2016 is approaching and it’s safe to say our generation has taken many different strides in what we believe to be the right direction. The open-mindedness of young adults today has been monumental in bringing about change in this country. The Equinox would like to commend the people of our generation for this type of behavior. However, we also realized something we’re not so proud of our generation for: being so easily offended.
We believe in the importance of tolerance for all different lifestyles. Living in a country founded on freedom, we strongly believe that people should be able to express themselves in whatever way they wish. We believe all religions as long as they aren’t too extreme, should be respected. The notion that we can agree to disagree is something that we believe people should try to live by. Despite this, we have found that people often become offended by ideas that don’t coincide with their own beliefs.
With the holiday season in full swing, the issue becomes more prominent. According to a Pew research poll, “Nine-in-ten Americans say they celebrate Christmas, and three-quarters say they believe in the virgin birth of Jesus.” It goes without saying that the majority of Americans probably participate in some kind of Christmas celebration. This is not to say we should ignore those people who celebrate different holidays. We of course should acknowledge those people as well and respect their freedom to enjoy whatever holiday they choose. With that said, we believe people should try to push aside their own moral beliefs and accept that people are different.
Oftentimes we have to walk on eggshells during the holiday season to refrain from possibly offending the people around us. Some people become offended when merely seeing a lit Christmas tree in passing. Our stance is that people should try to take other’s beliefs with a grain of salt. Acknowledge them for what they are, and do nothing more. Simply walking by a Christmas tree doesn’t mean the people who assembled the tree are forcing Christianity down their throat. It’s a representation of a holiday that many people hold dear to their hearts.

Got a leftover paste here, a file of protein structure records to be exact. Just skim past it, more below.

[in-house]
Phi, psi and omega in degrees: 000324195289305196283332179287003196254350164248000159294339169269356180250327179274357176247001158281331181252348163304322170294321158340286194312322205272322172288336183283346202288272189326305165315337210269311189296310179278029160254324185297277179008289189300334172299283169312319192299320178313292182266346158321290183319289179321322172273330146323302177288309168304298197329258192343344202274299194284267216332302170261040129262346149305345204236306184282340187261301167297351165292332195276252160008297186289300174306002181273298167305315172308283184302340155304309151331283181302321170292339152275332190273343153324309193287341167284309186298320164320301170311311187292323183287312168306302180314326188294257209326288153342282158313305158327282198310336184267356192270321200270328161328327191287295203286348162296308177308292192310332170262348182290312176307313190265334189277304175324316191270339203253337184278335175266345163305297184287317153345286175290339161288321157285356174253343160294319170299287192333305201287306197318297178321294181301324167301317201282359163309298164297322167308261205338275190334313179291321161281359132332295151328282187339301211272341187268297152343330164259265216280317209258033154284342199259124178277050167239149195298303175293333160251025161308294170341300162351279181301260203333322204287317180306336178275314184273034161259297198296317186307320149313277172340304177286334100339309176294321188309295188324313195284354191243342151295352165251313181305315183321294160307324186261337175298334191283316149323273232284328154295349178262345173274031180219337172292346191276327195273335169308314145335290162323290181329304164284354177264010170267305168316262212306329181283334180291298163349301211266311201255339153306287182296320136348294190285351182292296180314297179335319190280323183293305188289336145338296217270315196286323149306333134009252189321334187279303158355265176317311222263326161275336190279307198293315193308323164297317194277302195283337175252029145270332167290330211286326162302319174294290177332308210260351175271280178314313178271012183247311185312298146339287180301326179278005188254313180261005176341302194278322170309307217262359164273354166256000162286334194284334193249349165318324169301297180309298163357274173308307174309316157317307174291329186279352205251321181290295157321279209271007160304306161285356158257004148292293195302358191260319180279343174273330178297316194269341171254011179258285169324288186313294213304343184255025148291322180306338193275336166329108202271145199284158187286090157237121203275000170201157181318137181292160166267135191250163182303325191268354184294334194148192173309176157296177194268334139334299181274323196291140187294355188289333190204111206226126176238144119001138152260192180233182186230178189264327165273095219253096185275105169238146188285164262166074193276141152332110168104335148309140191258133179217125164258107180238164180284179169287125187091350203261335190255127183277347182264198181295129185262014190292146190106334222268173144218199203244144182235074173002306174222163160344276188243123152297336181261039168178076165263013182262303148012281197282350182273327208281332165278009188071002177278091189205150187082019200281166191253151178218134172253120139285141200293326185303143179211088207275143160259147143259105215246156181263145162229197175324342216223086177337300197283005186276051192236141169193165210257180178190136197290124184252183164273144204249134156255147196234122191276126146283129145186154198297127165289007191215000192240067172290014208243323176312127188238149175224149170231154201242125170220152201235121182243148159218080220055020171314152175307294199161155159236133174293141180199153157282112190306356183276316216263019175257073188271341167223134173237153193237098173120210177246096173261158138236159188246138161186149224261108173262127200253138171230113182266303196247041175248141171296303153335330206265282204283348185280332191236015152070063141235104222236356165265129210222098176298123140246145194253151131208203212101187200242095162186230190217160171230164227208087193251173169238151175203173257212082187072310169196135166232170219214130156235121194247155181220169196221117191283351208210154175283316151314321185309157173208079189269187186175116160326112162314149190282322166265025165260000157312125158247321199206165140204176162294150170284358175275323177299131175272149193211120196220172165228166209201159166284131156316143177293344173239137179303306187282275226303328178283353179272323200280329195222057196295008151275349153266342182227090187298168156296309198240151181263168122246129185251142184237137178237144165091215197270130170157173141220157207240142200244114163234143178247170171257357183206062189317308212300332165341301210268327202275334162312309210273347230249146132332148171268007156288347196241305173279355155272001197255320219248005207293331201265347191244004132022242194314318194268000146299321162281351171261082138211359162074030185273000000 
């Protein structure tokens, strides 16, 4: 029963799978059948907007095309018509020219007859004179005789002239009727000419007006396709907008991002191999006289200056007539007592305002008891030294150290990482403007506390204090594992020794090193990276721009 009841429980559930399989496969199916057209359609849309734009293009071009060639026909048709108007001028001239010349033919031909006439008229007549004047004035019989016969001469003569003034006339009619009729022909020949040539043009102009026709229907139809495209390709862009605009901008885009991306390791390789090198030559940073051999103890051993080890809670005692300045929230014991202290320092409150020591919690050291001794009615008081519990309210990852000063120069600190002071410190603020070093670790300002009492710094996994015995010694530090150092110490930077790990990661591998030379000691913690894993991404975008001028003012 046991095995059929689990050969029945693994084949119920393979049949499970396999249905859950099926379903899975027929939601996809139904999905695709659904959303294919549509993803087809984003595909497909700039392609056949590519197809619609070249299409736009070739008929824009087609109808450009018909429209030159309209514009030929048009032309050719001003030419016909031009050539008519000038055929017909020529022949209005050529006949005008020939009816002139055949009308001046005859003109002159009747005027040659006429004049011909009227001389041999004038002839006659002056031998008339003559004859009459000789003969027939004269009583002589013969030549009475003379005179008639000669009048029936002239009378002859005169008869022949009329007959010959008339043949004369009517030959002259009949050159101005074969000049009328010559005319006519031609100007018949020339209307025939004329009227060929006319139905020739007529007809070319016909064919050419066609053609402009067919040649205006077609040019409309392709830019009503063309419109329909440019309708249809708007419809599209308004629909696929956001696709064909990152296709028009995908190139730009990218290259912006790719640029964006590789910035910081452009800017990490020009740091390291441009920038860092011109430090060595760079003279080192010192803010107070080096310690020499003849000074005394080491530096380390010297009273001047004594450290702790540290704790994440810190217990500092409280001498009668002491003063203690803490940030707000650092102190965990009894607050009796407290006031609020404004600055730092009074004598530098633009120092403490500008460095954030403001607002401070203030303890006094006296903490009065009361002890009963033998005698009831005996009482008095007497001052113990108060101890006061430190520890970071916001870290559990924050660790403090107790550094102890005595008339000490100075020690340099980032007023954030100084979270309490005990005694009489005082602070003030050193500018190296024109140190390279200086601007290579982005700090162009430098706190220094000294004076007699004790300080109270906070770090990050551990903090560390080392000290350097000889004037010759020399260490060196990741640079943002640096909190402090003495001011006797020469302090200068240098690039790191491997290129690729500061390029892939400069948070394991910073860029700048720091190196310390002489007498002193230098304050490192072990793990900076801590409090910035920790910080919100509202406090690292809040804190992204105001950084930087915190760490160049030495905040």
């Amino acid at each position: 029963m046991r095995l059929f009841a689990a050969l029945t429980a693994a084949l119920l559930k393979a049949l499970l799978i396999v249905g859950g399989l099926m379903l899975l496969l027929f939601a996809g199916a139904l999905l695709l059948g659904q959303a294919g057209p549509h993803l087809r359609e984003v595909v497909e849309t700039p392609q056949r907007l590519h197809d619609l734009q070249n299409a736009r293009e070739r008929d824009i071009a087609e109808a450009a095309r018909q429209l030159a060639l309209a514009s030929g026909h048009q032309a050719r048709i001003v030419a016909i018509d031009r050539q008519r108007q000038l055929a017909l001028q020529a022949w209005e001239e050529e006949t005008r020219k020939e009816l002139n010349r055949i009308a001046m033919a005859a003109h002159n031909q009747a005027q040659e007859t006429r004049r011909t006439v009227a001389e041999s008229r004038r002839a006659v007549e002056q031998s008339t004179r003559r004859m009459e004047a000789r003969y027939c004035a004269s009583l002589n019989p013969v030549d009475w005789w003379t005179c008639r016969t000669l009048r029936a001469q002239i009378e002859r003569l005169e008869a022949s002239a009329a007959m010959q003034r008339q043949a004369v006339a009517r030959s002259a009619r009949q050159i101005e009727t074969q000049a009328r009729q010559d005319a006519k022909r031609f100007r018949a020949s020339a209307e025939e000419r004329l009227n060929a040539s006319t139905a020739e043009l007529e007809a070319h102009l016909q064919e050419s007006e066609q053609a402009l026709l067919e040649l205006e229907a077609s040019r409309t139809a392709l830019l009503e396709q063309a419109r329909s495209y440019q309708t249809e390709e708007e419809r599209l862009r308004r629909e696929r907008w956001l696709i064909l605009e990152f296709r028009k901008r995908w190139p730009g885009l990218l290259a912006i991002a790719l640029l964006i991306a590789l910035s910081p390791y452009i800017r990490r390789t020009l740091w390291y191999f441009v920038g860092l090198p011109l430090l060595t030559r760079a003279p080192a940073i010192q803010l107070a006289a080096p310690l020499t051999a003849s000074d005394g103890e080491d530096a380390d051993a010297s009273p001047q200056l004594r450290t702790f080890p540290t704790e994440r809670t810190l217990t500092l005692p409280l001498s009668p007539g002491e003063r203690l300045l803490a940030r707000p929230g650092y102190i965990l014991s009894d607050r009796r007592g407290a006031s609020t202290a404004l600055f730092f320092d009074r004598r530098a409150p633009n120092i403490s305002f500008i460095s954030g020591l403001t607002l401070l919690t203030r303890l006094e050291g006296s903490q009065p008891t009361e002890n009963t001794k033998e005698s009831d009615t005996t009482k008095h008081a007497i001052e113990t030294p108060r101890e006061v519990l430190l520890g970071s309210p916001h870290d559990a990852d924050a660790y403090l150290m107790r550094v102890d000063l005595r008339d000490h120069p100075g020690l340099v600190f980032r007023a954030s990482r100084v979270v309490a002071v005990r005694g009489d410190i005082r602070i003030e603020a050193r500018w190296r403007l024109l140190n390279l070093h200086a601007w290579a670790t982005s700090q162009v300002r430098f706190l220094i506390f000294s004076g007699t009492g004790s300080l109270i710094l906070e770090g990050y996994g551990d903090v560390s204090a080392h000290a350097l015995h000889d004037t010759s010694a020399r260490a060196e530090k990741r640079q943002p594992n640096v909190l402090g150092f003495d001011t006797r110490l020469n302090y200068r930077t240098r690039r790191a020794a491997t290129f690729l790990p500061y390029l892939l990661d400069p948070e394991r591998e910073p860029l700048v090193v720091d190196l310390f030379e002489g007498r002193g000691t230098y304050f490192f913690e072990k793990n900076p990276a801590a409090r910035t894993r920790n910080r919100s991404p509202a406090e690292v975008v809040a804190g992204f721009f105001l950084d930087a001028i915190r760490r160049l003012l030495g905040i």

The same goes for people who celebrate less popular holidays. If someone celebrates Hanukkah and wants to showcase a menorah, so be it. The individual looking at the menorah shouldn’t feel a sense of discomfort when looking at something they don’t necessarily believe in. Unless it is harming you or infringing upon your fundamental human rights, what about it is so bothersome?
All humans differ in their moral beliefs and religious practices. If we are constantly all offended by our opposing beliefs, that doesn’t leave much room for diversity and difference among human beings. We don’t believe that people should force their religion or beliefs on others, but we do encourage people to develop thicker skins.
Being overly sensitive will not benefit you in the long run. It is inevitable that in a world so vastly diverse, we are going to come across people with different cultural beliefs. If we condition ourselves to throw our hands up in disbelief each time we disagree with something, we are going to run into issues on a daily basis for the rest of our lives. Yes, many social issues are worthy of our attention. Racism, sexism and homophobia, among other things, are certainly things we should fight to eliminate. But create a balance. Don’t take everything to heart so often.
Regardless of what you believe, the holiday season is intended to be a time of joy and bliss. When you get offended by anything that differs from your beliefs, you’re standing in the way of your own happiness. Be mindful of other holidays, but don’t also stay true to your beliefs.
We propose to you this idea; next time you come across a religious representation that you may not necessarily agree with, look at it with the mentality that we are lucky to be living in a country that allows freedom of religion.